Another ingre­di­ent to check your food list for!

Cat­e­gory: Cur­rent State Of The Matirx
Pub­lished: Mon­day, 22 June 2015 17:02
Writ­ten by akoben adinkrahene
Hits: 1113

from: Nat­u­ral­News

Car­rageenan is a “nat­ural” food addi­tive derived from red sea­weed and processed with a chem­i­cal to neu­tral­ize its acid­ity. Intro­duced to the food indus­try in the 1930s, car­rageenan is a pop­u­lar ingre­di­ent added to foods as a thick­en­ing agent to improve the tex­ture and sol­u­bil­ity of prod­ucts. This prod­uct has been shown to alter the gut microflora and weaken the body’s immune system.

The chem­i­cal struc­ture of car­rageenan can con­tain up to 40 per­cent of a sul­fur com­pound. For this rea­son the degraded form of car­rageenan is not allowed for use in the food indus­try due its known inflam­ma­tory effects in ani­mal test­ing. Once the nat­ural form of car­rageenan is degraded, by con­tact with an acid for exam­ple, the sul­fur com­po­nent of car­rageenan becomes unsta­ble and reac­tive.

You may be ask­ing your­self, if an acid will alter the nat­ural form of car­rageenan so that it becomes reac­tive, wouldn’t stom­ach acid trig­ger this same effect? That is a great ques­tion that one would hope the U.S. Food and Drug Admin­is­tra­tion (FDA) would have already accounted for. Car­rageenan has been listed as a sub­stance gen­er­ally rec­og­nized as safe (GRAS) since 1973.

Car­rageenan weak­ens the immune system

Although the bio­log­i­cal path­ways by which car­rageenan dis­rupts nor­mal and health sus­tain­ing func­tions, such as reg­u­lat­ing insulin, con­sis­tent find­ings sup­port that it results in a harm­ful immune response.

Car­rageenan resem­bles a nat­u­rally occur­ring sul­fate com­pound in our bod­ies that is involved with enzyme func­tion in our intestines. With car­rageenan receiv­ing all of the atten­tion, nor­mal cell func­tion and reg­u­la­tion is altered when nor­mal activ­ity by our very own enzymes becomes inhib­ited.

Pos­si­bly due to its high reac­tiv­ity, car­rageenan can inter­fere with a healthy immune response by alter­ing the body’s nat­ural army front of anti­bod­ies. Anti­bod­ies send sig­nals warn­ing our immune sys­tem that a for­eign invader has entered and to attack. An unhealthy immune response can lead to inflam­ma­tion of the gas­troin­testi­nal sys­tem caus­ing a vari­ety of com­pli­ca­tions.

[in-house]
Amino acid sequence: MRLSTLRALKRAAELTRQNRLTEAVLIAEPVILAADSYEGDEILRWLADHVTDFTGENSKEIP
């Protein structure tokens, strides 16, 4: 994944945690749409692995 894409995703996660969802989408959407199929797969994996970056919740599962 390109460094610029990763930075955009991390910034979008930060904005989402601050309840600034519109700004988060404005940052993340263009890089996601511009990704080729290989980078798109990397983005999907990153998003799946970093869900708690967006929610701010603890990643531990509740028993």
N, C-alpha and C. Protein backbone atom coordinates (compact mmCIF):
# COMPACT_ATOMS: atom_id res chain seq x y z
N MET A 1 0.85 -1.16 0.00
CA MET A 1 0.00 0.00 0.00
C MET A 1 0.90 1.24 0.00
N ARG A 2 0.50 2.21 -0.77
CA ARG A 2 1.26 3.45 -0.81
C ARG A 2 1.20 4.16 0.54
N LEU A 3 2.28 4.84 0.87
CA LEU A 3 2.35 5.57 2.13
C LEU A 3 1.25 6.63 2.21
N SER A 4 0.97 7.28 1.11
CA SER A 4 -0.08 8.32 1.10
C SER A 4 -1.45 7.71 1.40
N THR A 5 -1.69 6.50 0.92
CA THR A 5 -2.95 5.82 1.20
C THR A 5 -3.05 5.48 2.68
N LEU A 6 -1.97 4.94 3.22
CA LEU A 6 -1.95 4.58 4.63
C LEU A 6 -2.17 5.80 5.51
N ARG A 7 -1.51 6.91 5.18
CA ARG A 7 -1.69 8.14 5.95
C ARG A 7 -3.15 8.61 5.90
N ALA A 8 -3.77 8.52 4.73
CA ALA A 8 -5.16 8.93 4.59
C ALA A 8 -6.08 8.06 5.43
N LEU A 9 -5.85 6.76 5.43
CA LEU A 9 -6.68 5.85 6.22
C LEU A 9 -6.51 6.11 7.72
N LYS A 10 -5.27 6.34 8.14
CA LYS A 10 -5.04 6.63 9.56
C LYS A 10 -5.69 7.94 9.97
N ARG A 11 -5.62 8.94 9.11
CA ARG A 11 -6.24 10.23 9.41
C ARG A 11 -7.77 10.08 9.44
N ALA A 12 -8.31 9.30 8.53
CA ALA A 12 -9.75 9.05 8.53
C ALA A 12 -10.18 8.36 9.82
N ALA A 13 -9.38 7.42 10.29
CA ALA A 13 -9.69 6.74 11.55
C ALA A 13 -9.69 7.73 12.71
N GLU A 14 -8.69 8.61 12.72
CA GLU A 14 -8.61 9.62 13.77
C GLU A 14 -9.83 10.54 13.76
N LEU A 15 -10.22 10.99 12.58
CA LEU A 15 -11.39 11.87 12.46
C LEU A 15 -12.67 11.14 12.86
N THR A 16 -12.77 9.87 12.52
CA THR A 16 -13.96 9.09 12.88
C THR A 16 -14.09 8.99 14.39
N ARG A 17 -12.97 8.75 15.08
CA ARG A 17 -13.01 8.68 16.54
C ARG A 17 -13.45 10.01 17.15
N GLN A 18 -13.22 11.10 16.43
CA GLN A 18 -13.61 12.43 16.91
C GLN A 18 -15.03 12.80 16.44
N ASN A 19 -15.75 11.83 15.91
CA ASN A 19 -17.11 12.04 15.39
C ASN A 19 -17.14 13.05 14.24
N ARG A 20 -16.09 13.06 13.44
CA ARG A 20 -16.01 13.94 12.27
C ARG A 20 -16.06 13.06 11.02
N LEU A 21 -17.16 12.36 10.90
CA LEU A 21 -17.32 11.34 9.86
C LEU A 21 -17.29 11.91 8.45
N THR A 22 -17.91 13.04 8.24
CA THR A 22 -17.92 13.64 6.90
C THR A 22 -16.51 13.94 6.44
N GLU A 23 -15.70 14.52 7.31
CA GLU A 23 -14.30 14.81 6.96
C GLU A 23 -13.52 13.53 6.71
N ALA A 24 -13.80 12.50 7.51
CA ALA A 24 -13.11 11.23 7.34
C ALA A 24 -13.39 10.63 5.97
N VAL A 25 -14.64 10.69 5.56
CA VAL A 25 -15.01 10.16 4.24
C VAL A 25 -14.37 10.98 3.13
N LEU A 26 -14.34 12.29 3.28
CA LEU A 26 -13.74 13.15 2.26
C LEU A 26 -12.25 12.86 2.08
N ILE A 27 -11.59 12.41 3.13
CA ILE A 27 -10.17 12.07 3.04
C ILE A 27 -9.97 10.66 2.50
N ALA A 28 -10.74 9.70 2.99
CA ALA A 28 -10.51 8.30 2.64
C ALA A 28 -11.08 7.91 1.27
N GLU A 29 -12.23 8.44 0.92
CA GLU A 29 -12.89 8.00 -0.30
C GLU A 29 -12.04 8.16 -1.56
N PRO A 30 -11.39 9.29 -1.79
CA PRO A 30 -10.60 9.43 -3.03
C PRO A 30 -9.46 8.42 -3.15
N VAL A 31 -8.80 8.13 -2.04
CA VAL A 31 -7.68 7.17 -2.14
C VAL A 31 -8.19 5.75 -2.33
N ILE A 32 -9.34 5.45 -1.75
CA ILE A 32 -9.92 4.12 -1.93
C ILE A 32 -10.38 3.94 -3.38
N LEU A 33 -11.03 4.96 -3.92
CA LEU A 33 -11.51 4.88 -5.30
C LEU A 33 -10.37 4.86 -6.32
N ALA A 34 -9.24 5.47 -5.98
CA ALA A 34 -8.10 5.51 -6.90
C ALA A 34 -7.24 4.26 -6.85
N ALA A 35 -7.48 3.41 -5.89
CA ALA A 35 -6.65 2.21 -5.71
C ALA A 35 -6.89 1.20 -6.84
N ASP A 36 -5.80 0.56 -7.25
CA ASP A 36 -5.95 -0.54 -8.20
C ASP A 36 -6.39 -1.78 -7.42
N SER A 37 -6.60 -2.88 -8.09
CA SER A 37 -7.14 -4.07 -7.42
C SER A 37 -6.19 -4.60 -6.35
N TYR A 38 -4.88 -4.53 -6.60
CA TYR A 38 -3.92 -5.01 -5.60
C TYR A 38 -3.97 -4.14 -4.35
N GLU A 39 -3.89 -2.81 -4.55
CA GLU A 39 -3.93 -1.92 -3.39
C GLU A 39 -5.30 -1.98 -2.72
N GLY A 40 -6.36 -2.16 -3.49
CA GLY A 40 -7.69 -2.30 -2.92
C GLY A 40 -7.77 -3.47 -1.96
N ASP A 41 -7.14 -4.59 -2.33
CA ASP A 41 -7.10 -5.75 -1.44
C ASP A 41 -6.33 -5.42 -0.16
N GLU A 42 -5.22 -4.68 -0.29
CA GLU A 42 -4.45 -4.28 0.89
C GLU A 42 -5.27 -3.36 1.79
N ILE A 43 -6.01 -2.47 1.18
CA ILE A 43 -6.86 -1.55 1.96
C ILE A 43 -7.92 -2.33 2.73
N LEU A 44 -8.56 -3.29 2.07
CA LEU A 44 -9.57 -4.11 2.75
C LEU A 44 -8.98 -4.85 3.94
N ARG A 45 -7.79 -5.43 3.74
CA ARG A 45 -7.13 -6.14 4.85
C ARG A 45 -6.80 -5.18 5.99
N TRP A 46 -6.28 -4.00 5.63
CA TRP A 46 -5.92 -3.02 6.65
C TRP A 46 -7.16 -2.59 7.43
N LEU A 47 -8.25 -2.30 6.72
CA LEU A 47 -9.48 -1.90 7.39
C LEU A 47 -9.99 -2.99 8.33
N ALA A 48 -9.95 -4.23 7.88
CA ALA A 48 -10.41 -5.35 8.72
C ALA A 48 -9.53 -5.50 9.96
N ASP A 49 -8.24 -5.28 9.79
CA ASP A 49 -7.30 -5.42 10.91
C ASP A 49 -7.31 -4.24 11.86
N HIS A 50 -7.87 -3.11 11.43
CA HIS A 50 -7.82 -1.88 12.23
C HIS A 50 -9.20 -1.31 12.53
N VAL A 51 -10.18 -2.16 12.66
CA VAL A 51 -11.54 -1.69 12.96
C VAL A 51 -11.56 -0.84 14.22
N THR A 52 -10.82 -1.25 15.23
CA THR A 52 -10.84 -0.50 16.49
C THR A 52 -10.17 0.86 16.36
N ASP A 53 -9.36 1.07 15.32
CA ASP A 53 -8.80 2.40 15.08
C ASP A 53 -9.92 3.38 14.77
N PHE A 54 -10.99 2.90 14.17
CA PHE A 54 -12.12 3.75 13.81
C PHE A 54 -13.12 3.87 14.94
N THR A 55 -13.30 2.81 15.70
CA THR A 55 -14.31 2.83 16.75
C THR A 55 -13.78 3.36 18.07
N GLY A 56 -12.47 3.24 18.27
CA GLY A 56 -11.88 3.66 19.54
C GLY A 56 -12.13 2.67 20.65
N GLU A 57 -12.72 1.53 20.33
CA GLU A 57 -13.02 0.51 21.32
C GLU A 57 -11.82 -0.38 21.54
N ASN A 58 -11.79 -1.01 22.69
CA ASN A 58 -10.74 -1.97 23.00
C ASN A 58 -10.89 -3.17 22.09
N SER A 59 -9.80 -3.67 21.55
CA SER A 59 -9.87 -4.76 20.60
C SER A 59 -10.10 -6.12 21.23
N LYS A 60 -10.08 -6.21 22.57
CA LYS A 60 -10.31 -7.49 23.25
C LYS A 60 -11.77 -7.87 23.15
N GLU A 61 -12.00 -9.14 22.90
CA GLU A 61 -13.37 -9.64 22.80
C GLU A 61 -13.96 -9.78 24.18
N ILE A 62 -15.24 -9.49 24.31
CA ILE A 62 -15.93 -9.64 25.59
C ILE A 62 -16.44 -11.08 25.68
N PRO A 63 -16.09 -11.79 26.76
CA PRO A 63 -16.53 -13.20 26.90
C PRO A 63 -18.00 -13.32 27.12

Car­rageenan alters intesti­nal microflora

Due to the vari­a­tions in people’s intesti­nal microflora, or bac­te­ria con­tained in the gut, researchers sug­gests that the addi­tive may pro­mote inflam­ma­tion by alter­ing the type of bac­te­ria present fol­low­ing the con­sump­tion of car­rageenan. Symp­toms asso­ci­ated with altered bac­te­ria con­cen­tra­tions within the gut include inflam­ma­tory colon polyps and abnor­mal tis­sue growth which can be signs of a more seri­ous health prob­lem.

Stud­ies even pro­pose that the body exhibits the same response to car­rageenan as it does to a bac­te­r­ial infec­tion from Sal­mo­nella and its devel­op­ment of dis­ease.

Foods con­tain­ing carrageenan

Car­rageenan does not add nutri­tional con­tent or fla­vor to prod­ucts. Most foods that con­tain the sus­pi­cious addi­tive are non­fat, low fat or fat free foods lack­ing the manufacturer’s desired tex­ture for the food prod­uct.

The fol­low­ing is a list of food sources that com­monly con­tain car­rageenan. Which foods did you find list the addi­tive in your kitchen?

• Milk prod­ucts includ­ing almond, rice, soy and even coconut milk
• Cot­tage cheese
• Ice-​cream
• Yogurt
• Frozen din­ners
• Organic Juice
• Frozen pizza
• Deli meats such as sliced turkey
• Canned soups
• Sour cream
• Processed sauces and dip mixes
• Infant for­mula
• Nutri­tional shakes

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